I really liked this post from Potnia Theron on when to decide something is “good enough”, even if it’s not perfect. It includes the fantastic line that “Scientific papers are never finished, they are merely abandoned to publication.” I love that! And I also like the more general message that there are non-linear relationships between effort in and quality out, and that the shape of the curve and the optimal place to call it quits will depend on the particular project.
Based on conversations I had with some colleagues this week, I also wanted to link to the idea of stereotype threat. I am hoping to write a post on this at some point, because I think it’s important for us, as educators, to realize that there are things that influence how our students do on exams that are not related to how much they actually know. This affects all students, but, in science classes, would be expected to have the strongest negative impact on students who are women or underrepresented minorities.
And, for the US grad students, the DEBrief blog has a reminder that the DDIG deadline has been moved earlier this year, to October 10.
Old but good: I missed this at the time, but Larry Wasserman of Normal Deviate discusses an interesting study showing that, in each of three leading psychology journals, published papers report a statistically-significant excess of P values just below 0.05, given the frequency of P values in other ranges. One obvious explanation for this result is publication bias. But it could also represent a signal of “researcher degrees of freedom”: researchers consciously or unconsciously tweaking their data handling and analysis so as to get P values that are (barely) nominally significant. Anybody up for doing the same analysis for ecology journals?
Also old but good: hard truths about university economics and central administration. From a prof turned associate dean, who’s seen university operations from multiple angles. Will at least give you a better appreciation for what the dean’s job is and why it’s so difficult. Best line: “It’s not enough (in some cases) to put the carrot in front of the donkey. You have to point to the carrot, tell the donkey it is a carrot, and that he can eat it. And work out marginal revenue and marginal cost for the donkey too. And repeat this several times.”
Psychological and human behavioral studies by US researchers are more likely than those by non-US researchers to report extreme effects in the predicted direction. But the same is not true for non-behavioral studies, which allows one to rule out some potential explanations, such as a file drawer effect. Over at Retraction Watch, the study authors speculate that it’s down to unintentional, unconscious biases on the part of researchers (“researcher degrees of freedom” again), interacting with the long-standing publish-or-perish culture in the US. As I’ve said before, I think the analytical approach the authors are using here is quite an interesting one. Somebody ought to try it out with ecological datasets.
Survey data show that most scientists talk to reporters at least occasionally, and most that do find the experience to be a positive one. So where did the myth that “serious scientists don’t talk to reporters” come from? Reading this got me wondering about how many other stereotypes about scientists (or specific subsets of scientists, like ecologists) not only aren’t true, but are actually the opposite of true, so that those who fit the stereotype are actually a small minority. This relates to an old post on the culture of ecology.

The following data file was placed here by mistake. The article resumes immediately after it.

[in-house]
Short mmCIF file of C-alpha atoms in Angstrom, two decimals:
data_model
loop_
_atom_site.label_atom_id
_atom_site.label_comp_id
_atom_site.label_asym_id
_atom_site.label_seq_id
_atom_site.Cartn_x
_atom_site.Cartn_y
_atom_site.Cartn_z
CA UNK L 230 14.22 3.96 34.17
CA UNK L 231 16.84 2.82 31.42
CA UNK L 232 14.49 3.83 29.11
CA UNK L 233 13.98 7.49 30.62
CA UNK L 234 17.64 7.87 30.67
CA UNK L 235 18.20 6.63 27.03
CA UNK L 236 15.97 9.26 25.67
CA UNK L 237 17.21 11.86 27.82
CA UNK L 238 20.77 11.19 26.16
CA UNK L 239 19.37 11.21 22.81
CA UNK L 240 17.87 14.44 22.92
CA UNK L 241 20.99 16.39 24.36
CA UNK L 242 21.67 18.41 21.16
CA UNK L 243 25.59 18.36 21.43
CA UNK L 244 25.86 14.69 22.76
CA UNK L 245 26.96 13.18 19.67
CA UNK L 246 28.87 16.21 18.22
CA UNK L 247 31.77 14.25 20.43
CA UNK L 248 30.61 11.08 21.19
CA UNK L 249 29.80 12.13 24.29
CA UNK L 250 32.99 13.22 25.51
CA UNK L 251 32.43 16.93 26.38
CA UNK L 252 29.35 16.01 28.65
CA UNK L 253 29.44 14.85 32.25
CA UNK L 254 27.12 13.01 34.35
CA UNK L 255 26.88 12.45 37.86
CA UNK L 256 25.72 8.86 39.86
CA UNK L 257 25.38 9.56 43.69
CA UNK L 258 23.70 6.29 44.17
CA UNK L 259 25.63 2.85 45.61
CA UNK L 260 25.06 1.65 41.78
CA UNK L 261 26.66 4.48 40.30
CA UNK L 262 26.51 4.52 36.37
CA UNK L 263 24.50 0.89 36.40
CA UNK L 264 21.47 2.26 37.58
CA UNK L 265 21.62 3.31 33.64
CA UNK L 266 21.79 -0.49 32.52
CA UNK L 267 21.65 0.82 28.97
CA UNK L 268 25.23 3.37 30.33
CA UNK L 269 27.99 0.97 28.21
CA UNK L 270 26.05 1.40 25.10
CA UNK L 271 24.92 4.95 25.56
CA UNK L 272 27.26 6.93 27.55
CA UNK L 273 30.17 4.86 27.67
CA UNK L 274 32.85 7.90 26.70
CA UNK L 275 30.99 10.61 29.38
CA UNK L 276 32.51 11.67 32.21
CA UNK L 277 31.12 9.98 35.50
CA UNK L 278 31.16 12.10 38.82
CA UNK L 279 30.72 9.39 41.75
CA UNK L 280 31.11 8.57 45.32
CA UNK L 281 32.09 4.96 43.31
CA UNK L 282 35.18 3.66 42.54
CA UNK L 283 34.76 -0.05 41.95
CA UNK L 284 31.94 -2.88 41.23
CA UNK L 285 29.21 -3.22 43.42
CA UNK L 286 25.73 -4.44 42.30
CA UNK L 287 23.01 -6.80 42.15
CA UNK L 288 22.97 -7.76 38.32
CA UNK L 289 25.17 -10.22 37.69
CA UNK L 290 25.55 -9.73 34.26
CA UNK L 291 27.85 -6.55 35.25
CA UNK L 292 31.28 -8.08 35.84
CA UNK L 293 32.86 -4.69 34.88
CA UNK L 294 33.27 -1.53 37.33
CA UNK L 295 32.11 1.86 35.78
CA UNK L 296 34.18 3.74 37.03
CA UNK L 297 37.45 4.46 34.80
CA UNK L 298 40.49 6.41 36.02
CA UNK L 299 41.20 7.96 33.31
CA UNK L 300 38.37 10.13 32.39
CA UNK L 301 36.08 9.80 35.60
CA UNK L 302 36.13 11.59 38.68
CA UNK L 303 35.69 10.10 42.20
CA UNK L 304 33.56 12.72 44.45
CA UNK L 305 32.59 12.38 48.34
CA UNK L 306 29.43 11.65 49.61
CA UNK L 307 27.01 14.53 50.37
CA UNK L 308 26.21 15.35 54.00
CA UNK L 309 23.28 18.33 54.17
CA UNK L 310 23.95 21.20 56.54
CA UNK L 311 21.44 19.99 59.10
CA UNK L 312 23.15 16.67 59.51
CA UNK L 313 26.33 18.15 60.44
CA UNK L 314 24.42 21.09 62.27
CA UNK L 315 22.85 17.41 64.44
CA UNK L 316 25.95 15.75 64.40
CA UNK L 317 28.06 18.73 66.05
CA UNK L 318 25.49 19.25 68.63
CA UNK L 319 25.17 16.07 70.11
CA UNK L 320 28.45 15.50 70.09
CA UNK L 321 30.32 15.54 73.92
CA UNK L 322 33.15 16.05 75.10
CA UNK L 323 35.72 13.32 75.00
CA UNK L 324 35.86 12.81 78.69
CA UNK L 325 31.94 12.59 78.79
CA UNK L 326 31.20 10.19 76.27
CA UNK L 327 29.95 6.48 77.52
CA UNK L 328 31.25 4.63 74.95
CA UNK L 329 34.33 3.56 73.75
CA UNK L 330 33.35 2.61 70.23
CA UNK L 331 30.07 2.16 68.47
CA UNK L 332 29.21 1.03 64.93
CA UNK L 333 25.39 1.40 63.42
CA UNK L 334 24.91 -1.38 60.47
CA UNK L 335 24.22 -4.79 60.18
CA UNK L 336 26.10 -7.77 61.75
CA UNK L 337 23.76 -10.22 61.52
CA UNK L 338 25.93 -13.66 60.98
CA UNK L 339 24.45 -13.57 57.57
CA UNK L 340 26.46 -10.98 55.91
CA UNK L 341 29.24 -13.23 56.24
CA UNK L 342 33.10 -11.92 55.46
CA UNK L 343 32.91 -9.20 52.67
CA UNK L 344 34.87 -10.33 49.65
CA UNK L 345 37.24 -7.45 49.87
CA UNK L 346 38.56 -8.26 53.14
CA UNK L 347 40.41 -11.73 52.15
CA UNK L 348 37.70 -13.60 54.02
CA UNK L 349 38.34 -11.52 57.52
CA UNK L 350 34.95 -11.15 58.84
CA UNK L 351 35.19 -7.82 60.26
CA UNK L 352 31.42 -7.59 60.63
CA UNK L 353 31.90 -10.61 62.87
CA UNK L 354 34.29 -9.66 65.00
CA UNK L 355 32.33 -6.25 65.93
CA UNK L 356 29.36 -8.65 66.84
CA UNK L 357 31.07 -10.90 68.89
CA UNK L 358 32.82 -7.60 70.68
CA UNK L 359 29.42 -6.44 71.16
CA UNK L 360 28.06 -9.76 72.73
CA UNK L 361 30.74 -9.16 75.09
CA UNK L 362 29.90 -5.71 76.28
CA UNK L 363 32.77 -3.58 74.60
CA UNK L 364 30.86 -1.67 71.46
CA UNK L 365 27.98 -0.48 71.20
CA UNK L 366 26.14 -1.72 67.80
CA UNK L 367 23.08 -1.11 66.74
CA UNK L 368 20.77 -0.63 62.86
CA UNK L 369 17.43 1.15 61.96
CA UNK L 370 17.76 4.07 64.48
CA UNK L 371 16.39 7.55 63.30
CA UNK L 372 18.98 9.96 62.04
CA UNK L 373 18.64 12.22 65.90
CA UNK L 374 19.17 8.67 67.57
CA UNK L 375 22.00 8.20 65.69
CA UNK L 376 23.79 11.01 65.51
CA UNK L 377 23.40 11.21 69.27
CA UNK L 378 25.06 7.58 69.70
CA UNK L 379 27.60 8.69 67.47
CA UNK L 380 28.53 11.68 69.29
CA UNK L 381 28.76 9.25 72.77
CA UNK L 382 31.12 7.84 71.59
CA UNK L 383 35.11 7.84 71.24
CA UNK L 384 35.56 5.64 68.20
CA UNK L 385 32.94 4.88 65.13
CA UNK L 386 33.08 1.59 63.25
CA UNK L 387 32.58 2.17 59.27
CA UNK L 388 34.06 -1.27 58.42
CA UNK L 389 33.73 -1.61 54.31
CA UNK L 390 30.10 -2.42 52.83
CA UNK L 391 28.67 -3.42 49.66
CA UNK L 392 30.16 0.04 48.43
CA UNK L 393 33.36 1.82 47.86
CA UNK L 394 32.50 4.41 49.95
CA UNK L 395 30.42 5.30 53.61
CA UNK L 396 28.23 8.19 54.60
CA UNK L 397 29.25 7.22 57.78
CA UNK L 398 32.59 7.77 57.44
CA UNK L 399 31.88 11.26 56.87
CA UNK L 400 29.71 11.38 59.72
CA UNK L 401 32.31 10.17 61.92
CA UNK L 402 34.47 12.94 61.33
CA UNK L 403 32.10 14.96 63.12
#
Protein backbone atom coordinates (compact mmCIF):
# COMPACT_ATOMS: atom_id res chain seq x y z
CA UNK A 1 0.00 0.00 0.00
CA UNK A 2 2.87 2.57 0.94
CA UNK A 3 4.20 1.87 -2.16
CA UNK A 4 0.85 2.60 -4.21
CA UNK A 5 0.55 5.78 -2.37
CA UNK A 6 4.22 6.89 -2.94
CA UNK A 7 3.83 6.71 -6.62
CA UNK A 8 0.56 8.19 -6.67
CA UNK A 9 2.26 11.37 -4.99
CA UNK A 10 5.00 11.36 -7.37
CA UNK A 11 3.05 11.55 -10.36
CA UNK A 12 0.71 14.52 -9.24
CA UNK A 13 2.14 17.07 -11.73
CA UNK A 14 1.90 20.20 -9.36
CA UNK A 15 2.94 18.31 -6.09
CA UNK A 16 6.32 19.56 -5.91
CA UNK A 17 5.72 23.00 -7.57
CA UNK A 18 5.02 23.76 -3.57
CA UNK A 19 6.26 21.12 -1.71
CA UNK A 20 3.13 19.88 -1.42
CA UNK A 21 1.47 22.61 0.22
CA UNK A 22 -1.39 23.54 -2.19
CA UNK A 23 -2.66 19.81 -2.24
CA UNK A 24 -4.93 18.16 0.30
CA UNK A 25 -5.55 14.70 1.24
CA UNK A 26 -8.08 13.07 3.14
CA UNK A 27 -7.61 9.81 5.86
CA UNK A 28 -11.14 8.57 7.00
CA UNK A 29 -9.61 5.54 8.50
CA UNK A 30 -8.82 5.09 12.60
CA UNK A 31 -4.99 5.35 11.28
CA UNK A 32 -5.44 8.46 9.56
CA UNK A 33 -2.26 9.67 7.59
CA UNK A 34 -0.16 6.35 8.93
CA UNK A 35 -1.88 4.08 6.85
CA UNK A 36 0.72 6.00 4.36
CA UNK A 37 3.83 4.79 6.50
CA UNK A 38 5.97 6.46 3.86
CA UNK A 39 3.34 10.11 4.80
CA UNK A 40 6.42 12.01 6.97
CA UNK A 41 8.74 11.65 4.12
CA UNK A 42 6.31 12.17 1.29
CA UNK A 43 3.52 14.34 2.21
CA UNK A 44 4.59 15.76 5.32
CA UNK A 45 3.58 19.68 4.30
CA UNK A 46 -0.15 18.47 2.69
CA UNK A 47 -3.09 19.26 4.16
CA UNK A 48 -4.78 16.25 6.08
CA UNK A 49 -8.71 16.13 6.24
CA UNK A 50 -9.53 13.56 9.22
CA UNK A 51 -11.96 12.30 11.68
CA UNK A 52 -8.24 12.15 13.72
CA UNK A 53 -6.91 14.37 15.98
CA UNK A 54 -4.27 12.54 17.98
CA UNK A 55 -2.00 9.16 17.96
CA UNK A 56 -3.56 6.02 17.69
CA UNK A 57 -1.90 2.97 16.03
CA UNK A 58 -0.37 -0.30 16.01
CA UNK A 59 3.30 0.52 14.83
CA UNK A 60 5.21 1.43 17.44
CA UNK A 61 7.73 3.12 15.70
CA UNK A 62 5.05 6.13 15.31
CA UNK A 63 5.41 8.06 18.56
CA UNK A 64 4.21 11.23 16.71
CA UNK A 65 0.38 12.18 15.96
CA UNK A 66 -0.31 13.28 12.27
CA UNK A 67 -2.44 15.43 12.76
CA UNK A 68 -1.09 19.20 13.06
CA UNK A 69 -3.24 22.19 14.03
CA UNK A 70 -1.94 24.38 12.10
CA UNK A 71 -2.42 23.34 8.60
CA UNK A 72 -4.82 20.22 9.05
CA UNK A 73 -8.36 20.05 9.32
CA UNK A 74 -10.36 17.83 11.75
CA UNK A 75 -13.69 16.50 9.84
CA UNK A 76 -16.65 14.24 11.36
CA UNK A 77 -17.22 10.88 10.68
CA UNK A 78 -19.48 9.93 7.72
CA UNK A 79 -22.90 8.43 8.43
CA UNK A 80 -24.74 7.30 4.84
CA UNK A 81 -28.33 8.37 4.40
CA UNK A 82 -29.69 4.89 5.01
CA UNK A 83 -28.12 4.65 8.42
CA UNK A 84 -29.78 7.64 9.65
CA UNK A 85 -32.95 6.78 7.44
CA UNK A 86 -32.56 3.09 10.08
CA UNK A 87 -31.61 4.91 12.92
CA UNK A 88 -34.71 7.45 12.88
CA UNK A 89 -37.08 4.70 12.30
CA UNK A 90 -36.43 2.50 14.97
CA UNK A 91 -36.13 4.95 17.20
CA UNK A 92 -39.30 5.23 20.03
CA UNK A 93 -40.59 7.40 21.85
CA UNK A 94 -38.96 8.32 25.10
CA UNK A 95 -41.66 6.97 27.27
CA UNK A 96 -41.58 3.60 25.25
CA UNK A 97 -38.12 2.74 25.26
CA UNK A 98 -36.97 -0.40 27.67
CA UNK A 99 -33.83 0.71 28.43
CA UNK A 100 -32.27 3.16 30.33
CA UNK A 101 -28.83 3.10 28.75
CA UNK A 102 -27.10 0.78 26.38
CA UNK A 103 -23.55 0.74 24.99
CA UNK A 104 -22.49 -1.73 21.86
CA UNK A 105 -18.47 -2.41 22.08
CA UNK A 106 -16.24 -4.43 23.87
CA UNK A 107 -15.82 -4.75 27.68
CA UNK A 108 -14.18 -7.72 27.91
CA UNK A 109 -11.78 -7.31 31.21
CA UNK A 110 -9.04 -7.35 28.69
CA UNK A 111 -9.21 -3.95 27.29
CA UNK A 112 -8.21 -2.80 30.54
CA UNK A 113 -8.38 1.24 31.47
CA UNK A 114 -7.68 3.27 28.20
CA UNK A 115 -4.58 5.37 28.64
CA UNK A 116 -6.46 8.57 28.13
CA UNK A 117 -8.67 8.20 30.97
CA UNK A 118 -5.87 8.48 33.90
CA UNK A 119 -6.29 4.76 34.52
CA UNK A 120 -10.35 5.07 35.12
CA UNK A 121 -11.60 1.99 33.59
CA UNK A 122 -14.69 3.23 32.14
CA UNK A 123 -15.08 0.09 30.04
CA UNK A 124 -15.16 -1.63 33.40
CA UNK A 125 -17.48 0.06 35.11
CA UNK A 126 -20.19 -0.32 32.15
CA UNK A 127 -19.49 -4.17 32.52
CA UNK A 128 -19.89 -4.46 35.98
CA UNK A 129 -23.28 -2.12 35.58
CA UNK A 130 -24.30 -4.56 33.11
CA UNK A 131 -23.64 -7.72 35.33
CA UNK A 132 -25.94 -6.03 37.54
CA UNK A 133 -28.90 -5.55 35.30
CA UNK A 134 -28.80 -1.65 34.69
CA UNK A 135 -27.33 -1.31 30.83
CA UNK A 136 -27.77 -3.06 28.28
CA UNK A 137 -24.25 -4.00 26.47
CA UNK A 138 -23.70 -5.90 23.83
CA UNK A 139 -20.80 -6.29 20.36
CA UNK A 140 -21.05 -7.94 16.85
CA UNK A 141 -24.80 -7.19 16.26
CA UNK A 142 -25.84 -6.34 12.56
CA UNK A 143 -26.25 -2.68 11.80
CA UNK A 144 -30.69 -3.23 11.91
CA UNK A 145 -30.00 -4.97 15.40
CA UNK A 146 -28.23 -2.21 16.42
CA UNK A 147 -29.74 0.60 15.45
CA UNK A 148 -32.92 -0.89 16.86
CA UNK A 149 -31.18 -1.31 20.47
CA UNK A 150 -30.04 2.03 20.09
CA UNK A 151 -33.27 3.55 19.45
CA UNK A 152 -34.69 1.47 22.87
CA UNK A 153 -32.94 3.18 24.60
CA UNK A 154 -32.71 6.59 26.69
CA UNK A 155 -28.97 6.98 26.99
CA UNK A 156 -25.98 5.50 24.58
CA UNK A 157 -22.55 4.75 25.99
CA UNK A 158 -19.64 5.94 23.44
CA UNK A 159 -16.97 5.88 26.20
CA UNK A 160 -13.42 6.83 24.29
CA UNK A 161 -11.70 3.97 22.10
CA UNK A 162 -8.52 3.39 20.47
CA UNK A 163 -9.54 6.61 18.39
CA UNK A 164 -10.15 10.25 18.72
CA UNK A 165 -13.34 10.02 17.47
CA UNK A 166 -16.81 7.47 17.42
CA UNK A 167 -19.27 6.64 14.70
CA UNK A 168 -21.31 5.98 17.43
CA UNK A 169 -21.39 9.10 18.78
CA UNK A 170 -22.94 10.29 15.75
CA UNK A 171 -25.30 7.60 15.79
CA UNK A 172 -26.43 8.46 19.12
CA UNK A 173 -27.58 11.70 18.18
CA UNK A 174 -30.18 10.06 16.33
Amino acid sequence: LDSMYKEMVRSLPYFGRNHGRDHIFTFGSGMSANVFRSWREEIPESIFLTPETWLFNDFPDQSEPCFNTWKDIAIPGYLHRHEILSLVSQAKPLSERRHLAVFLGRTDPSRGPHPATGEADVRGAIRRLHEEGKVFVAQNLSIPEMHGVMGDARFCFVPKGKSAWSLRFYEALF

Rich Lenski on a classic evolution paper (“the single greatest experiment in the history of biology”), Luria and Delbrück (1943). If you don’t know, that’s the paper that demonstrated that mutations are random with respect to their fitness effects, thereby killing off Lamarkianism in microbiology and launching the research that eventually led to the deciphering of the genetic code. Rich doesn’t just summarize the paper, he talks about his personal reactions. How being taught about the paper gave him an “Aha!” moment as an undergrad. How he didn’t actually read it himself until as a postdoc he became frustrated with his inability to ask the questions he wanted to ask in his study system, and began casting about for a different direction. And how the paper became famous and influential in evolutionary biology (as opposed to genetics) only after a lag, due to evolutionary biologists’ preference for working with macroscopic organisms. Here’s hoping for more such reflections on classic papers, both from Rich and others (Actually, to judge from the comments on Rich’s post, such reflections are common in the evolutionary blogosphere. But maybe not so much in ecology? Or am I embarrassingly unaware of ecology bloggers writing such posts?)
Hoisted from the comments:
Speaking of Rich Lenski, here he is on his “experimental” foray into blogging and tweeting. Comes at the end of a good discussion between Simone Vincenzi, Meg, and myself on whether Rich’s decision to blog and tweet will change how many ecologists and evolutionary biologists view social media. We quickly branched out into a broader discussion of fame, authority, and “leadership vs. independence” in science.
Commenter Sean notes and links to Platt 1964, a classic statement of how to do rigorous science. Platt describes and argues for an approach he calls “strong inference”. Everyone should know this paper. Looking for something for your reading group to read? Something that will really get people thinking and talking (and that’s an easy read as well)? Look no further!